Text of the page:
there's plenty of countries with much more stringent firearms laws who are awash in far worse crime rates, the gun-free paradise that is the United Kingdom is a prime example of that.
To be slightly more specific, our murder and attempted murder rates are much lower, rates of recorded rape about the same but our law is much broader than the US one, our other violent crime rates (robbery, assault etc) significantly higher but we also include things like common assault, unlawful wounding, ABH/GBH, serious sexual assaults, use of weapons in commission of other crimes, threats to kill, manslaughter and a number of other crimes as "violent" whereas the main authority for US violent crime statistics ignores these or their equivalents.
Yes, but no.
The UK is underreporting their crimes or downplaying the severity to make it look better for themselves.
That's all from the first page of a simple google search, and I weeded out the most likely biased ones from GOA ("Gunowners of America," ) and the like. Now, granted, most of those have to do with under reported sex crimes but the point is, the UK is underreporting violent crime to try and cover up the fact that your country is slowly sliding into the same hole that you sanctimoniously point to the USA as being in.
To say nothing of the fact that your country has taken draconian levels of spying on its citizenry and has certanily taken a turn towards the Orwellian. I cannot understand how or why the British subjects put up with that.
Certainly, though, the UK is not the crime free paradise that the starry-eyed Americans who trumpet it as a success for gun control and crime control often tell us it is, nor is it nearly as sunny as you seem to believe it to be.
Doesn't Canada have a higher instance of firearm ownership? Also not sure I. Following the arbitrary reasoning behind comparison one country's crime rate and gun laws to ours but not another.
God no, America's got 'em beat. However, America's Hat has plenty of guns.. They simply don't have the same culture of violence that America has.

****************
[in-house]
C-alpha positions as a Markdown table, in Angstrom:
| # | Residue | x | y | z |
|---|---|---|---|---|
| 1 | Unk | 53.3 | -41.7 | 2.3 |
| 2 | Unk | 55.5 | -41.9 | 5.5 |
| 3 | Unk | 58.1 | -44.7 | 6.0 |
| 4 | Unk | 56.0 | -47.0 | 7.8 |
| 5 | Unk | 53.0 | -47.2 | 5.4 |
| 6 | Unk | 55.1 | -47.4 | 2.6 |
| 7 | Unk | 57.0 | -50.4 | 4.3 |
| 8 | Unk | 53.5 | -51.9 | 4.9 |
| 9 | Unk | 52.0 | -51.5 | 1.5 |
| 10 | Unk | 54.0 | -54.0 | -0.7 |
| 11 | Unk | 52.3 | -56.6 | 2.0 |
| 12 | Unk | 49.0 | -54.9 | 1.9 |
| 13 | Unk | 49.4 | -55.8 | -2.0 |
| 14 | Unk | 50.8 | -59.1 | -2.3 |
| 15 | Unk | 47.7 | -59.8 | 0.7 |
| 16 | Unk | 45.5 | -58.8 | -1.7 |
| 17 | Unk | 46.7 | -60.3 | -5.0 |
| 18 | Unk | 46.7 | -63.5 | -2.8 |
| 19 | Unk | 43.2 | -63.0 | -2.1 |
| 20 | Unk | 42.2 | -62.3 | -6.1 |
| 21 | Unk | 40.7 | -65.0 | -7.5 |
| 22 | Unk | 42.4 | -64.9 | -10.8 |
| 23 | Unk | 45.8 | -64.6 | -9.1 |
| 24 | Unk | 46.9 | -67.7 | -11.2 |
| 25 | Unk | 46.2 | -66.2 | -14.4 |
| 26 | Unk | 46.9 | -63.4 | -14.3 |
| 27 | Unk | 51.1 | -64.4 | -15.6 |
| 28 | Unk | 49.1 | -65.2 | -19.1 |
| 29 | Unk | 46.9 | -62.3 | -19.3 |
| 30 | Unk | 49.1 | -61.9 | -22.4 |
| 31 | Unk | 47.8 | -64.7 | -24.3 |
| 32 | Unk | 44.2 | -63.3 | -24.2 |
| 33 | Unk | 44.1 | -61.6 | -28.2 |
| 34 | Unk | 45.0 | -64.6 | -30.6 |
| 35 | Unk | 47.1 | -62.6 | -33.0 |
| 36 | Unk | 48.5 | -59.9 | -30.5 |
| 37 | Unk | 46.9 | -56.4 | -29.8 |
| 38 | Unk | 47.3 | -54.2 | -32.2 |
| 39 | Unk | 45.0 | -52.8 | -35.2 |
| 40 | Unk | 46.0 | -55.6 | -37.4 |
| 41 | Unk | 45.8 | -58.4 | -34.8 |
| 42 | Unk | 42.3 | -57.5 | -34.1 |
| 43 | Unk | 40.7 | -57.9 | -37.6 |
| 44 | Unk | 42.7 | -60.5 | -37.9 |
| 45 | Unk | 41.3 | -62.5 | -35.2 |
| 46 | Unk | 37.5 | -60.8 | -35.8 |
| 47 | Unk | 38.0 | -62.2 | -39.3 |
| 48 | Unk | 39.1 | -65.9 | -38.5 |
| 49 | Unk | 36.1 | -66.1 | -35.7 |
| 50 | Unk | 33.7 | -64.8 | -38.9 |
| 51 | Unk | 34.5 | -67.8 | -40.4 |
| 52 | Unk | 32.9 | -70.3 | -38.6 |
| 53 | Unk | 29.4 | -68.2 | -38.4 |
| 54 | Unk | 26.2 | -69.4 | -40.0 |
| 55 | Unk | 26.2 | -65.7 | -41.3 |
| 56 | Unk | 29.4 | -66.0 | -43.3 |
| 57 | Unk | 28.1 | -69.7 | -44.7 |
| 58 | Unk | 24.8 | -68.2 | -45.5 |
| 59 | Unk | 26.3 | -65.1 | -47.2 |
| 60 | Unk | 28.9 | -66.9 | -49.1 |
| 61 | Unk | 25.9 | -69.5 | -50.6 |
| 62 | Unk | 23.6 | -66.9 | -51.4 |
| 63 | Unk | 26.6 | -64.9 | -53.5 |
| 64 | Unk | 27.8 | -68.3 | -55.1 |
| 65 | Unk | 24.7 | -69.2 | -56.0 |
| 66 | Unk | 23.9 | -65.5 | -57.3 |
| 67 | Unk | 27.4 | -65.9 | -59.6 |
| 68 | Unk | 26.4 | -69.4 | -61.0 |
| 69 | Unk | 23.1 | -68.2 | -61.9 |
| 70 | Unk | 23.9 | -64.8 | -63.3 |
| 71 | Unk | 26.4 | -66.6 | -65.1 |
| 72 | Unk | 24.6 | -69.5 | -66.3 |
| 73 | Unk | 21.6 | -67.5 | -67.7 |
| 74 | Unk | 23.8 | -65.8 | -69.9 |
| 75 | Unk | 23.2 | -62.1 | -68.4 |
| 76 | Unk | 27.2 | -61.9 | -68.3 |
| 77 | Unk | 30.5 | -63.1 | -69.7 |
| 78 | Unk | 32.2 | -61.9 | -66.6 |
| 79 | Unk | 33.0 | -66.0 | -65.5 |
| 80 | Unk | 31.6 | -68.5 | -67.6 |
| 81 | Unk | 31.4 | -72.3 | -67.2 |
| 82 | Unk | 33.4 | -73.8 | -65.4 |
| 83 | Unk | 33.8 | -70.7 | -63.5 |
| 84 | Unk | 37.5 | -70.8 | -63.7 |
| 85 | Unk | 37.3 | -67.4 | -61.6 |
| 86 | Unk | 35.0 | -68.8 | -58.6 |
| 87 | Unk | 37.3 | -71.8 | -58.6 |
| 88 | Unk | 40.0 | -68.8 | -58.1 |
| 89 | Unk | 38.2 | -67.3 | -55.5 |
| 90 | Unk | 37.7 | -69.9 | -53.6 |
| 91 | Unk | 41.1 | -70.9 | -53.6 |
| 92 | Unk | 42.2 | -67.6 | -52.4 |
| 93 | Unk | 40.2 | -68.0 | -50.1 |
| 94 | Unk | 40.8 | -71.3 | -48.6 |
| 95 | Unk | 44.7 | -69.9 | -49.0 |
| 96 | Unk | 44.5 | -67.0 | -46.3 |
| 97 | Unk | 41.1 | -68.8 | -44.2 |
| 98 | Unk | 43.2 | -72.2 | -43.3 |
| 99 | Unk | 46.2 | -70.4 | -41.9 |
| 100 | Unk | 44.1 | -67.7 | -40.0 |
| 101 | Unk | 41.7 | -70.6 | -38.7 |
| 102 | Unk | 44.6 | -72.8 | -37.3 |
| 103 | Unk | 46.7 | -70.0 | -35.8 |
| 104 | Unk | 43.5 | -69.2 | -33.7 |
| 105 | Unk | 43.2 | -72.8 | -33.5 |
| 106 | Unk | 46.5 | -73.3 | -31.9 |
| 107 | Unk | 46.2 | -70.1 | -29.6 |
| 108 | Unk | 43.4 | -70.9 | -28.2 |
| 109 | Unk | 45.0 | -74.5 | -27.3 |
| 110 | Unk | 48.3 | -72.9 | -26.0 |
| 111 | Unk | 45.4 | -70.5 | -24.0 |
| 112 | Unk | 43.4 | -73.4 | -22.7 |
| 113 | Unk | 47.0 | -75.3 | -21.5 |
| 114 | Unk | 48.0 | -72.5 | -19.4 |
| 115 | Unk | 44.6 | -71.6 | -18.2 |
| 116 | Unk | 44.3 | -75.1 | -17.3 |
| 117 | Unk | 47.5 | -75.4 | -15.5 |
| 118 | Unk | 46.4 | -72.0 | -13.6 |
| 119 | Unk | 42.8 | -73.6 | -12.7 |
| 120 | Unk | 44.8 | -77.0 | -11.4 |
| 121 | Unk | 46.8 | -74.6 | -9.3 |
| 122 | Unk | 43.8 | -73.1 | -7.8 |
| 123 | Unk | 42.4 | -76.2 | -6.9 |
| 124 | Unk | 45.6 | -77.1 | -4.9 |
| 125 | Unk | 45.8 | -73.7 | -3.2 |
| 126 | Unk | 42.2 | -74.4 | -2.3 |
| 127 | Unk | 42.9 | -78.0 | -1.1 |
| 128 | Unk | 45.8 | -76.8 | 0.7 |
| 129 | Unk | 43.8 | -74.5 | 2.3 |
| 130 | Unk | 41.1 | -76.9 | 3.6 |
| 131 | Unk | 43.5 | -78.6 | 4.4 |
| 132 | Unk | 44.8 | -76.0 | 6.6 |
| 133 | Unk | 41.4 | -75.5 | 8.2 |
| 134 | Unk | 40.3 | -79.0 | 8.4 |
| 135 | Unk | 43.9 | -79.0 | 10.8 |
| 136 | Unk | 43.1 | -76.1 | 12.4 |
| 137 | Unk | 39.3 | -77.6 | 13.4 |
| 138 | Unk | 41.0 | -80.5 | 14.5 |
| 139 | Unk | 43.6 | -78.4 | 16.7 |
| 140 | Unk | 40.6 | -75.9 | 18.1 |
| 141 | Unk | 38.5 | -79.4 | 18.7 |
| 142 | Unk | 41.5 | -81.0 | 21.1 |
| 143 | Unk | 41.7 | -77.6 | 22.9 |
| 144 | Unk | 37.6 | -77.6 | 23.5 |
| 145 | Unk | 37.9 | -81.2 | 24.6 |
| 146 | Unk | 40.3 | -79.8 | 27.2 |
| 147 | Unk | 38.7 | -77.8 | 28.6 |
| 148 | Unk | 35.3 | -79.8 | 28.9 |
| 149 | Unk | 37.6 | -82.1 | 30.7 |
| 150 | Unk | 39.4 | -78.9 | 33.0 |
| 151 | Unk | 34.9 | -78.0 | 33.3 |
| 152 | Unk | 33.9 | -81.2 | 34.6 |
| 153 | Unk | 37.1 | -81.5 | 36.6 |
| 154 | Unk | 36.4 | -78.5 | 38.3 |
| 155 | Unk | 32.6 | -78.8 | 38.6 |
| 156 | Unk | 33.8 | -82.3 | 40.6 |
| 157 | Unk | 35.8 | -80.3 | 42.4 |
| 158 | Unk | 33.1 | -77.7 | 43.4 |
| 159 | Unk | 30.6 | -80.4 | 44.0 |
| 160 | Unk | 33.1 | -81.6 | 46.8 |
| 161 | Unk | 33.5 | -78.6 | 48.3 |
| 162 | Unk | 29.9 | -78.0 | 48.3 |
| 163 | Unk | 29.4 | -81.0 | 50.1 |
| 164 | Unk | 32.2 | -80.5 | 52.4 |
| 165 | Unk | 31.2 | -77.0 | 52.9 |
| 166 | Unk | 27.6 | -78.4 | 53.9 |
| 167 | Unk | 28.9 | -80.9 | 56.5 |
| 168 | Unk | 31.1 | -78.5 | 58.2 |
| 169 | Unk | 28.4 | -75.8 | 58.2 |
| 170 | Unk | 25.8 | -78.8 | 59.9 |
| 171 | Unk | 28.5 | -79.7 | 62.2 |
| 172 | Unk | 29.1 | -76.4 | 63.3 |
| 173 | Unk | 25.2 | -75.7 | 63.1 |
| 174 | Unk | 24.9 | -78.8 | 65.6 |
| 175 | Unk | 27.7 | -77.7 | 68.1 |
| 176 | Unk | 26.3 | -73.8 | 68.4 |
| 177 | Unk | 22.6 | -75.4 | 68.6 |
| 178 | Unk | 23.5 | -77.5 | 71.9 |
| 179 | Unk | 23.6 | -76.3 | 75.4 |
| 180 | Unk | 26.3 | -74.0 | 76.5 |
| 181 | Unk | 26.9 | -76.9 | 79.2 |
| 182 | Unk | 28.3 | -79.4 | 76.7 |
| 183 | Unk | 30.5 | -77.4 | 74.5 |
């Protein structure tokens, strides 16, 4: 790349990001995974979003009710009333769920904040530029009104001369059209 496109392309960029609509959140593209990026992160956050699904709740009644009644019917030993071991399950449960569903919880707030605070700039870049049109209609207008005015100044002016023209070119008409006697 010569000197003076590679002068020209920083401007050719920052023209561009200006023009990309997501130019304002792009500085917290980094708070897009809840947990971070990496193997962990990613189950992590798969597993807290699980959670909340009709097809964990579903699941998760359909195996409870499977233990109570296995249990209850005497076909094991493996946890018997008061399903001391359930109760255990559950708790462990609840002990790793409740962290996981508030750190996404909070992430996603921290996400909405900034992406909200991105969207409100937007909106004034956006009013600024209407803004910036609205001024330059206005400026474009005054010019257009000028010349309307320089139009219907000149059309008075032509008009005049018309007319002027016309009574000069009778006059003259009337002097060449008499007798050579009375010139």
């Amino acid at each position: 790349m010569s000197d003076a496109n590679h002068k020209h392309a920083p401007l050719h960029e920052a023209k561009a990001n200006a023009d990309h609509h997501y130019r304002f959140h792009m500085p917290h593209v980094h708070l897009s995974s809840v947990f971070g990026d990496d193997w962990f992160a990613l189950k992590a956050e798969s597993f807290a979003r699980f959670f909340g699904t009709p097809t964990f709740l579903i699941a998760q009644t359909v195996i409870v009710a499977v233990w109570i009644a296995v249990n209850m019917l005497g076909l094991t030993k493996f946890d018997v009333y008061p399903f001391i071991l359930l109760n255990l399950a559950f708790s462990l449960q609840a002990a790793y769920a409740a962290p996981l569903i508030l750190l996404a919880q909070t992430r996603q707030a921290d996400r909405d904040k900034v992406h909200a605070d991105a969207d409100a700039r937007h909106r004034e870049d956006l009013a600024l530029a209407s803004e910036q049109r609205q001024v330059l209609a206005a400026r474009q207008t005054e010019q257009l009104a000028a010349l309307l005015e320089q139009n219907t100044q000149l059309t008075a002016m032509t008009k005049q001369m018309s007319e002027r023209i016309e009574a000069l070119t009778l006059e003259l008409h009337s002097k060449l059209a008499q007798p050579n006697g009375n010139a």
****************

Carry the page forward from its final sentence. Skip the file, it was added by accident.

The only issue is that even the fonding fathers would have to admit two things, guns got way deadlier than they ever could have imagined, and the people's ability to fight an industrialized military with small arms never even occurred to them since this was all written well before the first machine let alone the first machine gun.
Freedom of Speech is the most important of the Amendments of the BoR, forming the cornerstone of beliefs upon which we were founded. The Right to Keep and Bear Arms is #2 because it gauruntees the 1st Amendment and prevents the creation of a government no longer of the people and for the people by insuring that no standing army can garrison the people.
Furthermore, as written the 2nd Amendment protects civilian ownership of crew served ordinance, which would basically be cannons at that point. They didn't draw a distinction as to what weapon, nor did it matter. The intention was to allow civilian ownership of arms equal to what a professional soldier would have to enable a citizen-soldier militia (and that's not the National Guard).
The generally applied, and reasonable, argument to that is free speech doesn't apply to any electronic communications since even the concepts of something like the Internet, cell phones, email, etc would've been so far beyond the comprehension of the founders. Basically, by that standard, freedom of speech applies only to manually turned printing presses and words written with quill pens since that's all they had.
As to the effect of small arms against a standing army... I'd offer up Iraq as a wonderful example of what a motivated group of common civilians can do against the (arguably) most technically advanced and powerful military in the world with some rifles and improvised explosions. Most of our most recent Iraq experience wasn't fought against tanks, an air force, or a navy.. It was pissed off citizen-soliders with common issue small arms, and America's victory was phyrric at best.
The most absurd thing to me is that we can buy non-handgin at Walmart and leave with it the same day, and there is no reason for that. You can't even access all the money you put into your bank account on a new check before they clear it in case it bounces, but we just hand out guns.
The Brady Bill had a two day waiting period, however this was not ever intended as a "cool off" period, nor have "cool off" periods ever been shown to reduce any crime.
The two day period was mandated to allow the criminal background check to be processed in lieu of an instant background check system. Once the Feds got the NICS (National Instant Check System) up and running, which was part of the original Brady Bill, the waiting period sunsetted. It was no longer needed, what would be done in 2 days was now completed in 2 minutes (well, more like 10m).
Matter of fact, should the NICS system be offline for any reason, you cannot walk out with your weapon. That two day window goes back into effect for the duration of that sale, giving the Feds time to run the check and respond to the FFL to either allow or deny the sale.
BTW, Federally speaking, all commerical gun sales (or transfers across state lines) are held to the same rules. It's no different if its a handgun, longgun, or shotgun. There may be exceptions for black powder, I honestly don't know much about that. However, fwiw, the modern black powder rifle ain't your Pennsylvania longrifle anymore, either. They're high tech, quick to reload, and more powerful than ever.